4. Label appropriately.

To Reconstitute the Drug:

  1. Squeeze the bottom of the diluent container gently to inflate the portion of the container surrounding the end of the drug vial.
  2. With the other hand, push the drug vial down into the container telescoping the walls of the container. Grasp the inner cap of the vial through the walls of the container. (See FIGURE 5.)
  3. Pull the inner cap from the drug vial. (See FIGURE 6.) Verify that the rubber stopper has been pulled out, allowing the drug and diluent to mix.
  4. Mix container contents thoroughly and use within the specified time.

figure 5: Squeeze the bottom of the diluent container gently to inflate the portion of the container surrounding the end of the drug vial. With the other hand, push the drug vial down into the container telescoping the walls of the container. Grasp the inner cap of the vial through the walls of the container. (See FIGURE 5.)

figure 6: Pull the inner cap from the drug vial. (See FIGURE 6.) Verify that the rubber stopper has been pulled out, allowing the drug and diluent to mix. Mix container contents thoroughly and use within the specified time.

Fig. 5

Fig. 6

Preparation for Administration:

(Use Aseptic Technique)

  1. Confirm the activation and admixture of vial contents.
  2. Check for leaks by squeezing container firmly. If leaks are found, discard unit as sterility may be impaired.
  3. Close flow control clamp of administration set.
  4. Remove cover from outlet port at bottom of container.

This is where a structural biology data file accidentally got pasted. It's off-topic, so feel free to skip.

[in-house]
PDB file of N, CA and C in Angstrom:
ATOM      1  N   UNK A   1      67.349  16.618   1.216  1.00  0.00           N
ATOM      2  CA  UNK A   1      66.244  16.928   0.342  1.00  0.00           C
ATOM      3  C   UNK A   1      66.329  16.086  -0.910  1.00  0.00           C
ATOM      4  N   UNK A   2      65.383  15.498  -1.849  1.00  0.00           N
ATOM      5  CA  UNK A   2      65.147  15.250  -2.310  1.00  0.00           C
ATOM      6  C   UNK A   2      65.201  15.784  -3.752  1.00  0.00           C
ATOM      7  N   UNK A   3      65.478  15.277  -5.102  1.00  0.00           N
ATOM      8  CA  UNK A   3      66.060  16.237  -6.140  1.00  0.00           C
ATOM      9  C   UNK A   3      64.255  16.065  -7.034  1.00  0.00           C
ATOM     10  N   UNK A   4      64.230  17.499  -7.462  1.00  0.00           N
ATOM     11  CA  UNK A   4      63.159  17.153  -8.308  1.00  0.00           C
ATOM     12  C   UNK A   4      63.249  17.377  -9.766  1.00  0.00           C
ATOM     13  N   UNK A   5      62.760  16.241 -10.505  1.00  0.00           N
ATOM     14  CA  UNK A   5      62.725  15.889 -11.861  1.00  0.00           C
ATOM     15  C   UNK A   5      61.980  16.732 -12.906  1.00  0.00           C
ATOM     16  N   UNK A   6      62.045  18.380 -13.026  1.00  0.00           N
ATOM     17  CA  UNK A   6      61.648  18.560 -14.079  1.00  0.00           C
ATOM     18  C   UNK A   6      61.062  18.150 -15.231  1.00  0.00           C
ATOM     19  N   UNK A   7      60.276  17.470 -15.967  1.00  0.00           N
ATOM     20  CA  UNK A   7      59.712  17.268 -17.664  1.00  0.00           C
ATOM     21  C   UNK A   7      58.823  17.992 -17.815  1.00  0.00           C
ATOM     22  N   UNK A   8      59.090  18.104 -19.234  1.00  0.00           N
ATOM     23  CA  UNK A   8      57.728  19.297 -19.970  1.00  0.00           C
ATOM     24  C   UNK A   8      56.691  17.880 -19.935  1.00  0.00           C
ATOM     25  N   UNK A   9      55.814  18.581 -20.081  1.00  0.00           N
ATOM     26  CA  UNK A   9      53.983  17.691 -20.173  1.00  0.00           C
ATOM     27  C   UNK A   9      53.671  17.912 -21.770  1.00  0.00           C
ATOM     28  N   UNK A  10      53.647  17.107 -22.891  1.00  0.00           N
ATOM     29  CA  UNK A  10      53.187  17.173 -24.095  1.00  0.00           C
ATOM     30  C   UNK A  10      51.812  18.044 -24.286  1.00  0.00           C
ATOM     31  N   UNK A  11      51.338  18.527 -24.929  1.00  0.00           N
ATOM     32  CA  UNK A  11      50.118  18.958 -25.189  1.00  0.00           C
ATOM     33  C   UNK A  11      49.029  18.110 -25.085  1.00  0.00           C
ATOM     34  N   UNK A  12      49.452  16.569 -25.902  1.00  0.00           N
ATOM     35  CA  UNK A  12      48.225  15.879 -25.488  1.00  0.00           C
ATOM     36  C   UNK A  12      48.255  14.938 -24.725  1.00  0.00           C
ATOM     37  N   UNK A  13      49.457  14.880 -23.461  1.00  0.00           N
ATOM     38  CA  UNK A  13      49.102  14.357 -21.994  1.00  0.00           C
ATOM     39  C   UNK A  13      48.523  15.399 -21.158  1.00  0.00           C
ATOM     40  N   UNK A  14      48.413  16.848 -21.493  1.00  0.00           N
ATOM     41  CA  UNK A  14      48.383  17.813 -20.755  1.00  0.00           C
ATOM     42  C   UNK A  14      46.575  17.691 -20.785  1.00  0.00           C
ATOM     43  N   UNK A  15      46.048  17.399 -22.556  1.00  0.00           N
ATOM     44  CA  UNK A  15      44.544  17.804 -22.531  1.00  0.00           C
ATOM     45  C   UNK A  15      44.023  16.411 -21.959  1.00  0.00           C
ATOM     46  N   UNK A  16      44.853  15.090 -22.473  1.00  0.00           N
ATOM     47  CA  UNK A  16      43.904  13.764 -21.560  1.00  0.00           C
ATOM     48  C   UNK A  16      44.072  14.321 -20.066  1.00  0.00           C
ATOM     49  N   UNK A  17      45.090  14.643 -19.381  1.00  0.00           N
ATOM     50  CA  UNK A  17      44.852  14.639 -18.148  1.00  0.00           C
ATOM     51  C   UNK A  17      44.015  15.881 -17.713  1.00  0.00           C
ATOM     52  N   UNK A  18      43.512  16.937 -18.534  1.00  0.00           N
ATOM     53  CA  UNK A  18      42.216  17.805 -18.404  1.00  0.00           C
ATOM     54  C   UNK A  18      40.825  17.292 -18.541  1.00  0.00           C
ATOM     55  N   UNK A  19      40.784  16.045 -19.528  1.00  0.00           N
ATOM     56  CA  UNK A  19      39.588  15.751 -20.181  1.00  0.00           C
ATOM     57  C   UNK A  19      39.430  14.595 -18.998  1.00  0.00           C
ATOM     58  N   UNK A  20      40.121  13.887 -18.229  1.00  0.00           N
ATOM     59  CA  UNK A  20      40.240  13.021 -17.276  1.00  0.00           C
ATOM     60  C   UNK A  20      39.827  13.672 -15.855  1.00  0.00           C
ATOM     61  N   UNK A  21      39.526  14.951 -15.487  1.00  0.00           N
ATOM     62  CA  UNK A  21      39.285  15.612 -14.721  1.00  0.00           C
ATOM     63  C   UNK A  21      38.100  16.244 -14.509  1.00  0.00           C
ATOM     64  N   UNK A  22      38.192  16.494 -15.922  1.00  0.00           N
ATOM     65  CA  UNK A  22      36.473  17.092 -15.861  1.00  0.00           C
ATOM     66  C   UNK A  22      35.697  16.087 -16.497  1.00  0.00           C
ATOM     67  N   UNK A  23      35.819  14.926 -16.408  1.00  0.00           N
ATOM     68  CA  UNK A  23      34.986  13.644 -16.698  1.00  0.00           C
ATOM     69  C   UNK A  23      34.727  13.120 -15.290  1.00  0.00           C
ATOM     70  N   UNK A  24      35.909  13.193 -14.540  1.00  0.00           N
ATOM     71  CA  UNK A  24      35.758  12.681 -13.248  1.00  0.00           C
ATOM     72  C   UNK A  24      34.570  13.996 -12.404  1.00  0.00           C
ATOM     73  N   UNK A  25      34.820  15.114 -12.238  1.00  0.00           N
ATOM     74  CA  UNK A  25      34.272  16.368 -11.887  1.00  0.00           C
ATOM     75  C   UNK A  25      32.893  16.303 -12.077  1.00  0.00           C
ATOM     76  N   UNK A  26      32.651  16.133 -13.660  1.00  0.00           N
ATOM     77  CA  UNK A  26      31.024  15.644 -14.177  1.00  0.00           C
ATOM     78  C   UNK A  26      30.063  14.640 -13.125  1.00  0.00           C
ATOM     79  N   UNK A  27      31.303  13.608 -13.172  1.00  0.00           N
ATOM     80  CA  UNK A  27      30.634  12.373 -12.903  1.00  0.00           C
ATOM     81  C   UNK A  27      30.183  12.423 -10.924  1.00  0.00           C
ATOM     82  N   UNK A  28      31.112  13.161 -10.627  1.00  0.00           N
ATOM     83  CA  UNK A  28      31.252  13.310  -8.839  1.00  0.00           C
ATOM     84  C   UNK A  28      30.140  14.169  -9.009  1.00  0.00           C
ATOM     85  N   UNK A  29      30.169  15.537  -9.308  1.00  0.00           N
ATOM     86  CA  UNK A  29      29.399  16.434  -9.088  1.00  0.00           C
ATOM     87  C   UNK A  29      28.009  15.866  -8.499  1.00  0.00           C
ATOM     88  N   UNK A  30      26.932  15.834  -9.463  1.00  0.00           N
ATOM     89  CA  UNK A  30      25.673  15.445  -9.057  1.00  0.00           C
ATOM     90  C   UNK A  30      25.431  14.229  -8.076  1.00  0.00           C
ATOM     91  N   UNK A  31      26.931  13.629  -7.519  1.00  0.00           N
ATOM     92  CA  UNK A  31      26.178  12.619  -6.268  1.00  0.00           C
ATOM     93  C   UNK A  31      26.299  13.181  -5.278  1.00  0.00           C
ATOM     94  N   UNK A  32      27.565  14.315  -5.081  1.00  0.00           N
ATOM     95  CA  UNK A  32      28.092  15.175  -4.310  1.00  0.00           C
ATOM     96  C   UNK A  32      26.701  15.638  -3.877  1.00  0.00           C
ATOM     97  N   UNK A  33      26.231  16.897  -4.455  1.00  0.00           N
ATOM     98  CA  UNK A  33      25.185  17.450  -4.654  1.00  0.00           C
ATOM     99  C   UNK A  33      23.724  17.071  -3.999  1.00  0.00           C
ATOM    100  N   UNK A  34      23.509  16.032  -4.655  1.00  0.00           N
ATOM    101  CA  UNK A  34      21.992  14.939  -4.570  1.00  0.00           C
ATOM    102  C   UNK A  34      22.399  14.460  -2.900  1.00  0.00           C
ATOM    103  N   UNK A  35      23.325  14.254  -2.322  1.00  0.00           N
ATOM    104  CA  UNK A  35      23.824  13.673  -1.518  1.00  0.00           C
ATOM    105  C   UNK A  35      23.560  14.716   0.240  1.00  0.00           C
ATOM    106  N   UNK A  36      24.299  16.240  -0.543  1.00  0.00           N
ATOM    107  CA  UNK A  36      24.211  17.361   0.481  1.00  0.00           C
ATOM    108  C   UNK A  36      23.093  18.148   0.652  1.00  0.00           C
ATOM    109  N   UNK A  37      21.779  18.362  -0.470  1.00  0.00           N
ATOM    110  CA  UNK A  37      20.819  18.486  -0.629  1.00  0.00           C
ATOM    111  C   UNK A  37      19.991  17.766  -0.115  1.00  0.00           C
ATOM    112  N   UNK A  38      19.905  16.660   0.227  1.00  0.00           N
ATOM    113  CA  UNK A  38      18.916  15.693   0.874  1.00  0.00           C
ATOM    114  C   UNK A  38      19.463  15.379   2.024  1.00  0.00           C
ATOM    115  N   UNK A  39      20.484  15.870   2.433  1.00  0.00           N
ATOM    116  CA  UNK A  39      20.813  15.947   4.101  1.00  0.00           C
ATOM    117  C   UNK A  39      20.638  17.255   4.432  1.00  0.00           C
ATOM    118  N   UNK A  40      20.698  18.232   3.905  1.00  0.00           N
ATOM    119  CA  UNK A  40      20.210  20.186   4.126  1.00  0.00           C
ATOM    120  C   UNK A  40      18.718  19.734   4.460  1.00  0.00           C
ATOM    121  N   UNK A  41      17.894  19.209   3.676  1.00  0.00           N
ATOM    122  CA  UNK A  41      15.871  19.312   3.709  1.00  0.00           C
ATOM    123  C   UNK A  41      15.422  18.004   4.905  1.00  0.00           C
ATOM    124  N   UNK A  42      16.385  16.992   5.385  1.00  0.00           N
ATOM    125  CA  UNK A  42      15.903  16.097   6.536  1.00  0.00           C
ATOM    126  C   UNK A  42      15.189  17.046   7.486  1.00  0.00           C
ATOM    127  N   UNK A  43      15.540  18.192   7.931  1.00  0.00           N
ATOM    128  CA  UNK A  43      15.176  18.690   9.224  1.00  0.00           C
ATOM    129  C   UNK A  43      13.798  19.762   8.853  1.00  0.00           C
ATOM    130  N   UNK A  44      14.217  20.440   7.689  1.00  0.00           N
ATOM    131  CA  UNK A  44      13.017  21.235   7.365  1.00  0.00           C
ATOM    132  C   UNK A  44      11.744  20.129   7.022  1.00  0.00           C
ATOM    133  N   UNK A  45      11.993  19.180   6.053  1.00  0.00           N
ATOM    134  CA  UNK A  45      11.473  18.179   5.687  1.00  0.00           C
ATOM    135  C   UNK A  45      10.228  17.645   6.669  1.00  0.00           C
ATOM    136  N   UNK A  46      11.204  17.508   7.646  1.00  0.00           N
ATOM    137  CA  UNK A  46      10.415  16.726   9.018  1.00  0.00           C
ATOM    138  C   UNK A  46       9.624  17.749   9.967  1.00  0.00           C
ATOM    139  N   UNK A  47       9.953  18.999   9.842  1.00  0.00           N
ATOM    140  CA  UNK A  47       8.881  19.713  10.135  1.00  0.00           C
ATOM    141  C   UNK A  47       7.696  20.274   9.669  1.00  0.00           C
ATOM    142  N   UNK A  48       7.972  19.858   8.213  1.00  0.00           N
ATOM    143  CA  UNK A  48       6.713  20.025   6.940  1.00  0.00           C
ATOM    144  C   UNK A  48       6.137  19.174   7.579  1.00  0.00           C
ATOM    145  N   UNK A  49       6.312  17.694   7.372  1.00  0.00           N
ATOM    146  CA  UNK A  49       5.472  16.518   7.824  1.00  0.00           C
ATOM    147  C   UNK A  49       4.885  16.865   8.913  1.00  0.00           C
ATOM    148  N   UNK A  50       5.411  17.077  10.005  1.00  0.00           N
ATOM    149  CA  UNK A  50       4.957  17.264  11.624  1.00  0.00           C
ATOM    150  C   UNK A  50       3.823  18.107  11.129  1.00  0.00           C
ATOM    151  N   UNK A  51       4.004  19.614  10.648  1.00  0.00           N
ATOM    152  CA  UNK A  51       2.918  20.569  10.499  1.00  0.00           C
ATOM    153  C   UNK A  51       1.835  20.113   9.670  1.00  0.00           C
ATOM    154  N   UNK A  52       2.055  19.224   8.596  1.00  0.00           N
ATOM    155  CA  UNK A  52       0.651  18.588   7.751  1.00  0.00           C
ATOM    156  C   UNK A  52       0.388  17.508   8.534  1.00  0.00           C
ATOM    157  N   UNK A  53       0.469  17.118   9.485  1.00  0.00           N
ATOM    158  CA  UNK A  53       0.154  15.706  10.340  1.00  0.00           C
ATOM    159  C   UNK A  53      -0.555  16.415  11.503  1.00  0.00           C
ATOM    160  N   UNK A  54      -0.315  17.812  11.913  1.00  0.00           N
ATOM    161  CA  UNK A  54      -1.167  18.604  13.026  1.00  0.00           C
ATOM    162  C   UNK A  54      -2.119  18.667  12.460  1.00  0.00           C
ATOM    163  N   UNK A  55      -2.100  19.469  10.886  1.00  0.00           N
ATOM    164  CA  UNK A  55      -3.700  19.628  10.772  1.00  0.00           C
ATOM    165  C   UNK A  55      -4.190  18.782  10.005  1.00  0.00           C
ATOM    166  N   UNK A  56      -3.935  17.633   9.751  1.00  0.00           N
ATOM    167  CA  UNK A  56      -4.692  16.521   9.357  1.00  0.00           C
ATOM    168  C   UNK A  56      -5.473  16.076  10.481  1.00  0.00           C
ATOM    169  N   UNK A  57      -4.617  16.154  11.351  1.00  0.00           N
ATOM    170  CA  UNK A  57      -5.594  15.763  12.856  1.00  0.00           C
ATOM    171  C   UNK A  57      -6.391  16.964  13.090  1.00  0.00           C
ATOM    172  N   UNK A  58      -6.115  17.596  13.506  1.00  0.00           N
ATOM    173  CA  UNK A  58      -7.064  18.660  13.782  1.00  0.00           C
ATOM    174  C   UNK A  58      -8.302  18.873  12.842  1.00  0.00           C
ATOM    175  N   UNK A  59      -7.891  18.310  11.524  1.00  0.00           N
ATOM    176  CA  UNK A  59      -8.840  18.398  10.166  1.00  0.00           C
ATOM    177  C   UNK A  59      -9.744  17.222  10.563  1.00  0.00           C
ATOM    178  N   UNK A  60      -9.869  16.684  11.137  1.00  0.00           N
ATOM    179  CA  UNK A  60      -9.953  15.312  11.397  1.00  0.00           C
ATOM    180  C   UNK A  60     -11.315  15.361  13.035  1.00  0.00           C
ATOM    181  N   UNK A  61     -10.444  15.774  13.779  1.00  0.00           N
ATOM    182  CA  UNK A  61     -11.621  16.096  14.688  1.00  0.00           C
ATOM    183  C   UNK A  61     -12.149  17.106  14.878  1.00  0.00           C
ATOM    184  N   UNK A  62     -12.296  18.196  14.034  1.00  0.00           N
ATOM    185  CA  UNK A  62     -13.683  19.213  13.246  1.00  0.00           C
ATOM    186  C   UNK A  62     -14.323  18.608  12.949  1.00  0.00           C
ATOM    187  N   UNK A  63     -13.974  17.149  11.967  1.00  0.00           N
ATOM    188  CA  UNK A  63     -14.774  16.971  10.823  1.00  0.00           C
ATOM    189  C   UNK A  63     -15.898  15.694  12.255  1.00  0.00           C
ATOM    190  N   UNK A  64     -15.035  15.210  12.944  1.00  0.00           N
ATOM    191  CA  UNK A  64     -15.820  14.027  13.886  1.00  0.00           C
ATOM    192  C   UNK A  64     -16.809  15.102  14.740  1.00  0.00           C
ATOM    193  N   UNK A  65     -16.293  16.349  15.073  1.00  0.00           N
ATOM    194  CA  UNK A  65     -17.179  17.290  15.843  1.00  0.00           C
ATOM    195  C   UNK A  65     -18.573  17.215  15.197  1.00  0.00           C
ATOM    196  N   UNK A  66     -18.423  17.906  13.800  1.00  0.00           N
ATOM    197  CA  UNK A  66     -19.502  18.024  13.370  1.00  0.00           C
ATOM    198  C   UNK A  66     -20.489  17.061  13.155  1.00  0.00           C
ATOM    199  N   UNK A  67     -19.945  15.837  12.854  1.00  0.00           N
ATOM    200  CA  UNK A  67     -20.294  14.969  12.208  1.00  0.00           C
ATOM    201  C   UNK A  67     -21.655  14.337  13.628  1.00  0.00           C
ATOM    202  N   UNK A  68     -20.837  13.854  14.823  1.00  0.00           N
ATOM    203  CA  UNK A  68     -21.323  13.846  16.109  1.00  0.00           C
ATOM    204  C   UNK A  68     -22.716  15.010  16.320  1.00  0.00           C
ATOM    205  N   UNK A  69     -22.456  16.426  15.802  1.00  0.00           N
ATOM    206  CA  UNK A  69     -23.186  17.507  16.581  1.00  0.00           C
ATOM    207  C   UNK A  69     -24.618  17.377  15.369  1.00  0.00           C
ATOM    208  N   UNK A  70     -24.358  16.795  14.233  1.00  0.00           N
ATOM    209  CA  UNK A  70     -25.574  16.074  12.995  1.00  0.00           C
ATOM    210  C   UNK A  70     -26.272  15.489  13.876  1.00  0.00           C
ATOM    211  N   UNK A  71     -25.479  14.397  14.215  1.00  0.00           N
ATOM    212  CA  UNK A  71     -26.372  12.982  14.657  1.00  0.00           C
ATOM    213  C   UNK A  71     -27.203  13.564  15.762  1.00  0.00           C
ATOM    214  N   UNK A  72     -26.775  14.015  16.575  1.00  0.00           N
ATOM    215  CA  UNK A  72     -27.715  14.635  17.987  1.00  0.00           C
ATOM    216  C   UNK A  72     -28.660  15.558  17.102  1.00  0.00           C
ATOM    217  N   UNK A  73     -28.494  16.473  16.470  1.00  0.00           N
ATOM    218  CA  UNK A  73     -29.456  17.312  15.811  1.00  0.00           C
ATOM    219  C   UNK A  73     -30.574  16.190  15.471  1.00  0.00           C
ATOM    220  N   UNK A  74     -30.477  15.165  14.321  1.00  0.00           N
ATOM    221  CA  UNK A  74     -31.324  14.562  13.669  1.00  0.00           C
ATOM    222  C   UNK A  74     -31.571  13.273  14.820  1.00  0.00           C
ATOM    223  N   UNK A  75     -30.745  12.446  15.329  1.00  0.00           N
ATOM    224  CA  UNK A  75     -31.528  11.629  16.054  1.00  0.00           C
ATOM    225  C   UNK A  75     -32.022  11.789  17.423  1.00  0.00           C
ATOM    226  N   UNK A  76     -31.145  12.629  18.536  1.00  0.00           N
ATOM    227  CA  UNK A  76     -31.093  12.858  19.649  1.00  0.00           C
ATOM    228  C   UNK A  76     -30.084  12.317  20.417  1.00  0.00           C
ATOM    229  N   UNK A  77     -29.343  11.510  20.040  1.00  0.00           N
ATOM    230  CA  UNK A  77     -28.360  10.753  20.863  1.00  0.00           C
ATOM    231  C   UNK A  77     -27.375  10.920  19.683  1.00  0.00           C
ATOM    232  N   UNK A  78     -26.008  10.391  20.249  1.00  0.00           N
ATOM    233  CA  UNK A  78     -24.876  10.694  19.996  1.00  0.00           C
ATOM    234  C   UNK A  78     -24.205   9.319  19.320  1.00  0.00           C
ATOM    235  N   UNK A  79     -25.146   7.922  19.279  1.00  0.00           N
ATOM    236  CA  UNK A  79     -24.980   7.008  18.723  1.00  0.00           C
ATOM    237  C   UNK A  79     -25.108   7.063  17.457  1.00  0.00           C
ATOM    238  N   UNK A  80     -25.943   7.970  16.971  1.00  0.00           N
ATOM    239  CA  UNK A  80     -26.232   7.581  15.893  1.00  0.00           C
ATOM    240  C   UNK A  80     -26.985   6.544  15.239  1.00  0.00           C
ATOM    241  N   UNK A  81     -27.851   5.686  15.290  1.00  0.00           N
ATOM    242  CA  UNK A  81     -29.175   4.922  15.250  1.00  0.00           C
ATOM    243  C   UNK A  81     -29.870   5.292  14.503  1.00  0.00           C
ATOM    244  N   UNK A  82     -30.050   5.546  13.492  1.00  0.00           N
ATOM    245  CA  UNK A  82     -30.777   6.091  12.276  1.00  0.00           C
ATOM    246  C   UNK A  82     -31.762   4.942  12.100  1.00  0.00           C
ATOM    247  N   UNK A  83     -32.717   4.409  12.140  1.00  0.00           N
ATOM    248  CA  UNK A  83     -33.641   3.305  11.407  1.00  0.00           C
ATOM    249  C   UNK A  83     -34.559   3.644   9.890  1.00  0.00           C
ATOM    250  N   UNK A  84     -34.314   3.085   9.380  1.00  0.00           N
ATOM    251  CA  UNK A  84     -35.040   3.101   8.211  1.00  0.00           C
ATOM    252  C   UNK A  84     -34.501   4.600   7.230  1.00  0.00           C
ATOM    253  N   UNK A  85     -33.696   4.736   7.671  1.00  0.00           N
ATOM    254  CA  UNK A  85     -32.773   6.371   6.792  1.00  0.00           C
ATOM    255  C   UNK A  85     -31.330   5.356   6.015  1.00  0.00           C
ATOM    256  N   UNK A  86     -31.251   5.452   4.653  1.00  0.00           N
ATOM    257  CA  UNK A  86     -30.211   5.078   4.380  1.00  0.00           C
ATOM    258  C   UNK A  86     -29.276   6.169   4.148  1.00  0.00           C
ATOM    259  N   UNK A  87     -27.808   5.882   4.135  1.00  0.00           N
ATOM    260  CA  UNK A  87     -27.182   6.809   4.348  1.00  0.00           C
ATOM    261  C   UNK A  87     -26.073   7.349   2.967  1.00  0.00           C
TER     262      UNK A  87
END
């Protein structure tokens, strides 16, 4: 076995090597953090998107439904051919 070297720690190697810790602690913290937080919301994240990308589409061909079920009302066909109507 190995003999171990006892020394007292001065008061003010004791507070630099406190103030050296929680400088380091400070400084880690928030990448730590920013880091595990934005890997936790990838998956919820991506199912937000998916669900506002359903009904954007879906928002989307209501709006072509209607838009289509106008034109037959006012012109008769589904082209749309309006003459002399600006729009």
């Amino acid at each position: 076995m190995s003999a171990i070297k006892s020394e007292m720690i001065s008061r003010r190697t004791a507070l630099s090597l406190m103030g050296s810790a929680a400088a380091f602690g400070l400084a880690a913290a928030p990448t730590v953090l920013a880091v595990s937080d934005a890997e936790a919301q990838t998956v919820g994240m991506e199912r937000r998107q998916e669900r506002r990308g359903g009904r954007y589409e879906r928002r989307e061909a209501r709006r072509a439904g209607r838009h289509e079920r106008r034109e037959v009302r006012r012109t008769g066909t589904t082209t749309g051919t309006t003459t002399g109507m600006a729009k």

5. Insert piercing pin of administration set into port with a twisting motion until the pin is firmly seated.
    NOTE: See full directions on administration set carton.
  6. Lift the free end of the hanger loop on the bottom of the vial, breaking the two tie strings. Bend the loop outward to lock it in the upright position, then suspend container from hanger.
  7. Squeeze and release drip chamber to establish proper fluid level in chamber.
  8. Open flow control clamp and clear air from set. Close clamp.
  9. Attach set to venipuncture device. If device is not indwelling, prime and make venipuncture.
  10. Regulate rate of administration with flow control clamp.

WARNING: Do not use flexible containers in series connections.

Stability:

In 0.9% Sodium Chloride Injection, USP
The final diluted solution of erythromycin lactobionate should be completely administered within 8 hours in order to assure proper potency.

In 5% Dextrose Injection, USP
The final diluted solution of erythromycin lactobionate should be completely administered within 2 hours in order to assure proper potency.

No drug or chemical agent should be added to an Erythrocin Lactobionate-IV fluid admixture unless its effect on the chemical and physical stability of the solution has first been determined.

Parenteral drug products should be inspected visually for particulate matter and discoloration prior to administration, whenever solution and container permit.

WARNING: Do not use flexible container in series connections.